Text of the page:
While advocates continue to maintain that agreeing to go to a meeting to review promised evidence of crimes is a federal election violation, no case like this has ever resulted in a conviction that I know of. Indeed, I do not know of any case remotely similar to this case as being brought. The First Amendment implications should bar any such prosecution.
Whatever becomes clear after Rick Gates finishes his direct and cross examination is that Gates and Paul Manafort truly deserved each other. On the stand on his first day of testimony, Gates admitted to embezzling hundreds of millions from Manafort as he helped Manafort hide millions and lie to the government and banks. It was highly damaging testimony, but the most damaging in my view came earlier from Manafort’s accountants that he was in financial collapse — struggling to maintain an opulent lifestyle after his Ukrainian money machine was cut off with the flight of his main client.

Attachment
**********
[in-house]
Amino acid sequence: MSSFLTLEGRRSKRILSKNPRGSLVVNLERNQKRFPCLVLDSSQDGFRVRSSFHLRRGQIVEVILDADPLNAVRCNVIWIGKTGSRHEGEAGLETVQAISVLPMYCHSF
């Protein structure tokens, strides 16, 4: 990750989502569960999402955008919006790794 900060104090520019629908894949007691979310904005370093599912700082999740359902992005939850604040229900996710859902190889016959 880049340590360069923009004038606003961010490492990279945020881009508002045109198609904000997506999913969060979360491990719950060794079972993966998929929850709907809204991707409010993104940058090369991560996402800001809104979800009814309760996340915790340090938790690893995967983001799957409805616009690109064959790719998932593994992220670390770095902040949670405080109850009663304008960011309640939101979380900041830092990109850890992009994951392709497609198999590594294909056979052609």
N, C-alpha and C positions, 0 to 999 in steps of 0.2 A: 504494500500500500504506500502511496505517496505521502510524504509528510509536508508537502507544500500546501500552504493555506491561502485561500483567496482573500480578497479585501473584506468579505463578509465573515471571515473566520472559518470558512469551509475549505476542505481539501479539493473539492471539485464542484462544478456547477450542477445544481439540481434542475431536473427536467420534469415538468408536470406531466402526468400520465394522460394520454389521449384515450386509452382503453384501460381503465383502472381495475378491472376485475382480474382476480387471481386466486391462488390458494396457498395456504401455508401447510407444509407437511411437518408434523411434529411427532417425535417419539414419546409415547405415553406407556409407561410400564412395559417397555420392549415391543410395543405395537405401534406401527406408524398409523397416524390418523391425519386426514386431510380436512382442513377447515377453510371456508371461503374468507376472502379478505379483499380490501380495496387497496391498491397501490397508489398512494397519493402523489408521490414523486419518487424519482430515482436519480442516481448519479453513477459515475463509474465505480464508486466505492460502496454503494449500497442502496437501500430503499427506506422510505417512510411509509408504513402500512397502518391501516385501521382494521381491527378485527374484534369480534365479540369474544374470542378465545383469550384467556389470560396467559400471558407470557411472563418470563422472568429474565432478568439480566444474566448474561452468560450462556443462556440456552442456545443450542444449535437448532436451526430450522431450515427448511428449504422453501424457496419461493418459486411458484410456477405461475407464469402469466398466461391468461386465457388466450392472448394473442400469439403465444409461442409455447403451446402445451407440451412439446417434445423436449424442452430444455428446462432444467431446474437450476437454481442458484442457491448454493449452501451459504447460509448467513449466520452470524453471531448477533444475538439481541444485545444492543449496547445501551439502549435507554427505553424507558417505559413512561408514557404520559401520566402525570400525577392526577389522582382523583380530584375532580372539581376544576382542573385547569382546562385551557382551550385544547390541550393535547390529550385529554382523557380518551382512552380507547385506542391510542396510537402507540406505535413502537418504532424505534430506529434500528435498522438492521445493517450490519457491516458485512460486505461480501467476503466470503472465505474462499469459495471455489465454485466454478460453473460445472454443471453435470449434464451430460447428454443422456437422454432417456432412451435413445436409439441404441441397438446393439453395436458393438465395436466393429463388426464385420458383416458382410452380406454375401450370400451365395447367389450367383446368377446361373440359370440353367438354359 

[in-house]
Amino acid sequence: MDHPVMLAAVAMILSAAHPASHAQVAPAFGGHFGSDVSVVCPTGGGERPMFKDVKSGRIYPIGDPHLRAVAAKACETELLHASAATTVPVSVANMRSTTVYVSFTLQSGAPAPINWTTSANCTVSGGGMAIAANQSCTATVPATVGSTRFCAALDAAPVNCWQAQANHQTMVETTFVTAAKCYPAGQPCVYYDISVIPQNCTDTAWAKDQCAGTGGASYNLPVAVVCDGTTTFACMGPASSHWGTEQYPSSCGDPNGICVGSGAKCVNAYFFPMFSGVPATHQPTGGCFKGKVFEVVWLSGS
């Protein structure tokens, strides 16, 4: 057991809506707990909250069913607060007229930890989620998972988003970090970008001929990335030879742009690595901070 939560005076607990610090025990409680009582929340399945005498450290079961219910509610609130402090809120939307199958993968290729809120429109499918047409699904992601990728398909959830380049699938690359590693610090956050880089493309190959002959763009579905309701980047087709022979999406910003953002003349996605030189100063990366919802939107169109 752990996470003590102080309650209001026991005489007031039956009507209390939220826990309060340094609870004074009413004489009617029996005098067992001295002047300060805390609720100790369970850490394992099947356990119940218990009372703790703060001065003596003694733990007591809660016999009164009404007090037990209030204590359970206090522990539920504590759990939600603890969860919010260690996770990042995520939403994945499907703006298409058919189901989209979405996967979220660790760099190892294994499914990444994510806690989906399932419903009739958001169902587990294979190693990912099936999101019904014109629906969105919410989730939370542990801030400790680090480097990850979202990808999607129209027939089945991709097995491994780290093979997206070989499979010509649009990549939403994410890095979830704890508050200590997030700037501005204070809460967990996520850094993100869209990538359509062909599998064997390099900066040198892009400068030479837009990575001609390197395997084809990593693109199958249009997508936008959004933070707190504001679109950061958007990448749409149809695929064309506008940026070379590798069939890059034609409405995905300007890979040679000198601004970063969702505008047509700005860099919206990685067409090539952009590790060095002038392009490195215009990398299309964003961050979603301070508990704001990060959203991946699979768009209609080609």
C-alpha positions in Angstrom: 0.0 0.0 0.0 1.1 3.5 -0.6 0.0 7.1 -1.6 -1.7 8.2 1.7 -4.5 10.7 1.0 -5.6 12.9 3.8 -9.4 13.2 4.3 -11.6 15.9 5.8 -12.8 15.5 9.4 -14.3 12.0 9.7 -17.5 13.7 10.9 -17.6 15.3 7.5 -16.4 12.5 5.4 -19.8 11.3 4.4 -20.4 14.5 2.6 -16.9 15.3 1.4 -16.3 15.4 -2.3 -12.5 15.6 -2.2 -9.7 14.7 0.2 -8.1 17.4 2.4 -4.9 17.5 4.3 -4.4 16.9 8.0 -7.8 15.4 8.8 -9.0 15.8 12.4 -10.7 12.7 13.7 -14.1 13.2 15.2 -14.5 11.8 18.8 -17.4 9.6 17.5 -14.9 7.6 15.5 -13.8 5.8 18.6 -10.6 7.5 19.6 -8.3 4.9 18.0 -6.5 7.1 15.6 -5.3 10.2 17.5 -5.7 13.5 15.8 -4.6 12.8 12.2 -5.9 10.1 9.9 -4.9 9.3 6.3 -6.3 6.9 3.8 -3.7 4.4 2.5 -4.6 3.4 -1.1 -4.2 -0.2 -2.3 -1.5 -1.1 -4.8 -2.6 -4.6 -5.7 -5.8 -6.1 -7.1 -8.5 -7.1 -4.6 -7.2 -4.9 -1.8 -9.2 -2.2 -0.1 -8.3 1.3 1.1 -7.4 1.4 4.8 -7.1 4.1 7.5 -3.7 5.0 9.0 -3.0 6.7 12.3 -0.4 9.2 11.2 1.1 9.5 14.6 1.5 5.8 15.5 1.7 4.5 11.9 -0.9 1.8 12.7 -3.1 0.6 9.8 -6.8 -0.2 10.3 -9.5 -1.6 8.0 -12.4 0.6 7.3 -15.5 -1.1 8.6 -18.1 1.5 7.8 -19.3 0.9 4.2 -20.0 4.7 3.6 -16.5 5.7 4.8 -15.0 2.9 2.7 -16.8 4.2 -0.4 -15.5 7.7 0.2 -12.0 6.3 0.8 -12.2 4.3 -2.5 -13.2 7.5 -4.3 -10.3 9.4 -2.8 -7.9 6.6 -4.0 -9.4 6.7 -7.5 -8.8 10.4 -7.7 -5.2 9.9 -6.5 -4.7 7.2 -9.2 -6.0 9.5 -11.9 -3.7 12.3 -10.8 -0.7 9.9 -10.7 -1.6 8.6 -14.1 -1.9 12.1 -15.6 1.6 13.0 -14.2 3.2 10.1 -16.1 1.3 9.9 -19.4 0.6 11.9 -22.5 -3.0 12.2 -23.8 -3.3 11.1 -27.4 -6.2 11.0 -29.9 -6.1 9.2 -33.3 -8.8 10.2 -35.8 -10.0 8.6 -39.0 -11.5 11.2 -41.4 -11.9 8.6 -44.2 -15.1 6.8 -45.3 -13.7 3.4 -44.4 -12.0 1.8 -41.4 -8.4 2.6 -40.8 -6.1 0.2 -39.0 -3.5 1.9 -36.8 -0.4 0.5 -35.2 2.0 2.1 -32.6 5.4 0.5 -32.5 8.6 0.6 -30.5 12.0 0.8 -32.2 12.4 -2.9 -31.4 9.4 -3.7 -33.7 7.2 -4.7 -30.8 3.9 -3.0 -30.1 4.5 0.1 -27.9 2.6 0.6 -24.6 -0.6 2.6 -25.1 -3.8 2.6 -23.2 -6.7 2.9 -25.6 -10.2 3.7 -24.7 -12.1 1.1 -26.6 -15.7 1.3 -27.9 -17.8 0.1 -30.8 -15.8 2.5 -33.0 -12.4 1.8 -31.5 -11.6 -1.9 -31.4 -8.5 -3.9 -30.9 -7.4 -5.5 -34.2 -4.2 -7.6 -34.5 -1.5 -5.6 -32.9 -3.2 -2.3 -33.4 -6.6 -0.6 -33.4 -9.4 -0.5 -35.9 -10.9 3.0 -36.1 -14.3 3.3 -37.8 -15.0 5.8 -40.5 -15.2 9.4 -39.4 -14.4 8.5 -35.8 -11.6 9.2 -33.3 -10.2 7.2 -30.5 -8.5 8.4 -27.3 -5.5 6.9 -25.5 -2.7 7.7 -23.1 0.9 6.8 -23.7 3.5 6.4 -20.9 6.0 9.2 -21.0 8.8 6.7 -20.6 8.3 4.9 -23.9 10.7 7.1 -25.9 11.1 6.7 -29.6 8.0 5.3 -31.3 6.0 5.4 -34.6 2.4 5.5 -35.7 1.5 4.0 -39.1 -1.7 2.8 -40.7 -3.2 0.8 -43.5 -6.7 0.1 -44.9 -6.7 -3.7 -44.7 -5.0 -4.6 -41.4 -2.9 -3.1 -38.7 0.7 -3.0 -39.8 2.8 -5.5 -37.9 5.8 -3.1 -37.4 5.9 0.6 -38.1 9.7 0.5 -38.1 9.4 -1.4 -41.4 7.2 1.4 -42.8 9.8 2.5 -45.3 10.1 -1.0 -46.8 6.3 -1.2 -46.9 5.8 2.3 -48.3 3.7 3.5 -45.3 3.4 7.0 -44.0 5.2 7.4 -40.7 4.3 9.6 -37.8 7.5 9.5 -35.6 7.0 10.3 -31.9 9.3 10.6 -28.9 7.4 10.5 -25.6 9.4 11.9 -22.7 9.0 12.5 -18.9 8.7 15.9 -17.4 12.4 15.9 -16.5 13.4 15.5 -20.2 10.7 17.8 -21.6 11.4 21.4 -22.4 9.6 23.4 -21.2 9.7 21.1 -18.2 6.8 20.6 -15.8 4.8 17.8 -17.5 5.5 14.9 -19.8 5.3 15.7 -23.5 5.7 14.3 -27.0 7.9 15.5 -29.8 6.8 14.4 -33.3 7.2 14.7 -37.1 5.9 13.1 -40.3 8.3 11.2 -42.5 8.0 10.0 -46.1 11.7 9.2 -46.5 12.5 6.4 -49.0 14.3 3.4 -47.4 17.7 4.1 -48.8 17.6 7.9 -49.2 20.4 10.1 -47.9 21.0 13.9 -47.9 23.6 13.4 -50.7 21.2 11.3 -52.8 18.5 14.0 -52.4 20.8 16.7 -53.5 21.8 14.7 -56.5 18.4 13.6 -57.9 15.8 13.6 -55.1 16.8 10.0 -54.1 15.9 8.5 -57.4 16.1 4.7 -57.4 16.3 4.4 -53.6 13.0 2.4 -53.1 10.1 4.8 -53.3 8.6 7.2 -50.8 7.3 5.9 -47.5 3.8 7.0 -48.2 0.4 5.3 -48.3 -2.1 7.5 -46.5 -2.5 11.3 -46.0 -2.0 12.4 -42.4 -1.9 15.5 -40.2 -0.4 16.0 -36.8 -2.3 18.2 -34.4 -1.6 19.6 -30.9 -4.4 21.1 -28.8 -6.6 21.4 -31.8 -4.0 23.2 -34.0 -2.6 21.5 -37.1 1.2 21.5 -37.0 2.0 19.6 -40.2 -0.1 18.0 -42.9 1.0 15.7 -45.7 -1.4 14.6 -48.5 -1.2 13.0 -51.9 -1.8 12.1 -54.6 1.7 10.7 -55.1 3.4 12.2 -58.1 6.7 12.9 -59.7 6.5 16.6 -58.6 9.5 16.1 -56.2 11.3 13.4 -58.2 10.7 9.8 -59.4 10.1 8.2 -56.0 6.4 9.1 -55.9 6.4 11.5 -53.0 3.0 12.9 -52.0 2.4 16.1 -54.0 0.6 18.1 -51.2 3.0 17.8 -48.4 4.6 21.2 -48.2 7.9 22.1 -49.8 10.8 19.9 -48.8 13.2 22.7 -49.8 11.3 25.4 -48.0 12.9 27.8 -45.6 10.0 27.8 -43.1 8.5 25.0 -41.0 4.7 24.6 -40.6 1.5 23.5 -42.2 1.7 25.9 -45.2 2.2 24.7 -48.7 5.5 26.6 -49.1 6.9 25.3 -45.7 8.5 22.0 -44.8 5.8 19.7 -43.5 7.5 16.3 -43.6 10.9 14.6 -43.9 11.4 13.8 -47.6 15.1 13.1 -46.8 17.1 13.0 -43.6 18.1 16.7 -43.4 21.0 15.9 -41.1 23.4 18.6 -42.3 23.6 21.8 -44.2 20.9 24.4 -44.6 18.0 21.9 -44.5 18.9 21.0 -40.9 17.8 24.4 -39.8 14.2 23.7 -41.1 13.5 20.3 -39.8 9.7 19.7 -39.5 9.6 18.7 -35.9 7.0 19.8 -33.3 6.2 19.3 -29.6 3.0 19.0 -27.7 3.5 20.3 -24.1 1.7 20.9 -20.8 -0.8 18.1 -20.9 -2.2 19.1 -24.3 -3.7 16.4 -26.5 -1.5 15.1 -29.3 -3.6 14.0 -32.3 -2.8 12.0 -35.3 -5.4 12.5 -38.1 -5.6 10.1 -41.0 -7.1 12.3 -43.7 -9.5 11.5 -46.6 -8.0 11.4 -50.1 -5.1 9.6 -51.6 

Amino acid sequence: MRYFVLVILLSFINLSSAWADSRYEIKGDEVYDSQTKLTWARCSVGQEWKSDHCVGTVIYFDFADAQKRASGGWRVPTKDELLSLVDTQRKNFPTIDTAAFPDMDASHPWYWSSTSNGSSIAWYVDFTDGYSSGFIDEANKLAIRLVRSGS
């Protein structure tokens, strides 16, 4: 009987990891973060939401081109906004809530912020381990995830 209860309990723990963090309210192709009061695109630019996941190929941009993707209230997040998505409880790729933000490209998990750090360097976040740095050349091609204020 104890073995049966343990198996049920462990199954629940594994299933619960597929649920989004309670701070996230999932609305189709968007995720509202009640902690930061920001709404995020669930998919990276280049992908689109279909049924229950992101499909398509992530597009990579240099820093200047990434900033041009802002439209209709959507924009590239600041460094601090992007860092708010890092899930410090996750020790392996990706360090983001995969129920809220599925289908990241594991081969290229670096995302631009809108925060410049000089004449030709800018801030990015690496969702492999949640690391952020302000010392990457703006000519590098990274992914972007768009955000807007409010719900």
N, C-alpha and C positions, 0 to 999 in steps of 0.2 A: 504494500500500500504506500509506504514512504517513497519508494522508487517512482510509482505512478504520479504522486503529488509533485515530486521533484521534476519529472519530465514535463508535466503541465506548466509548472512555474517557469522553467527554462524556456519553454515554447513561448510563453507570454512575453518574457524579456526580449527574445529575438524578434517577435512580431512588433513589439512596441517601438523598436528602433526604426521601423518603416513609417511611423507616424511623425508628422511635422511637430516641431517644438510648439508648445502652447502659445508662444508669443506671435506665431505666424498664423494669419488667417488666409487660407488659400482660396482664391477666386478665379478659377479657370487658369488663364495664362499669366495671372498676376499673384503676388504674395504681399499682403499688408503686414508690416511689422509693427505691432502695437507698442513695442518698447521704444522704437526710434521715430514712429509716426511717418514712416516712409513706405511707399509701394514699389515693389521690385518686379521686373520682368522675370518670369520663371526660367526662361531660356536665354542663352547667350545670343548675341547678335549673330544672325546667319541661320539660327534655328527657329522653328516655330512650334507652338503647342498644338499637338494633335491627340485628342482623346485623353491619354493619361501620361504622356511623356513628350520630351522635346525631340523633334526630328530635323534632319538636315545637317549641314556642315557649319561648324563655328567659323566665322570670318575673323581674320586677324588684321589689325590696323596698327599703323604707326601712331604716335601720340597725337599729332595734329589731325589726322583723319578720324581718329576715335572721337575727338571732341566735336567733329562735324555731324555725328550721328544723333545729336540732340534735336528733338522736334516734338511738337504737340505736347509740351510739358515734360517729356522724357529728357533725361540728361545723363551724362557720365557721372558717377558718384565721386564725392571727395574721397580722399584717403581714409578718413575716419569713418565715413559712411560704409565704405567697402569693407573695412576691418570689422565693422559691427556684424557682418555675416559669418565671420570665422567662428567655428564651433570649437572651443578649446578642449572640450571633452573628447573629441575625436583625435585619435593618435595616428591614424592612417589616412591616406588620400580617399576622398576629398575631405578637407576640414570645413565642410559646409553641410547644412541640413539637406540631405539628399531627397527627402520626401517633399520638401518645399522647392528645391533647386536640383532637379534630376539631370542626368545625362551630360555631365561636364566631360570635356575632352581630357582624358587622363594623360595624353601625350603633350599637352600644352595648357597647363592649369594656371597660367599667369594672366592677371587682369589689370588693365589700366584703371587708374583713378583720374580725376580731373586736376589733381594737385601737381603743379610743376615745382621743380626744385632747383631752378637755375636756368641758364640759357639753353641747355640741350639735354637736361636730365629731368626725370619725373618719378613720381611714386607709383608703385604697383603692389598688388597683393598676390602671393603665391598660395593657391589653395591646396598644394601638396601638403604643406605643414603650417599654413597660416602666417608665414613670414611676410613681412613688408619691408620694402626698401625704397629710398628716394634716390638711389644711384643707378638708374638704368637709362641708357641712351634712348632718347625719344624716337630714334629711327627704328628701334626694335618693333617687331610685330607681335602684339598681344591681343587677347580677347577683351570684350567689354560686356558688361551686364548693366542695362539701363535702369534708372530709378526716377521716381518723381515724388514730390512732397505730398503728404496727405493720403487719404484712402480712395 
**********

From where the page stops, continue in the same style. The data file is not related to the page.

This week, the City of West Hollywood council joined in the gratuitous insults and derogatory that has come to characterize our politics on both sides. The city council unanimously voted to ask Los Angeles and the Hollywood Chamber of Commerce to remove President Donald Trump’s star from the Hollywood Walk of Fame. The star has been repeatedly vandalized in recent weeks. In the meantime,Los Angeles County District Attorney’s Office announced that Austin Clay, 24, was charged with vandalism for destroying Trump’s star last month. He used a pickaxe.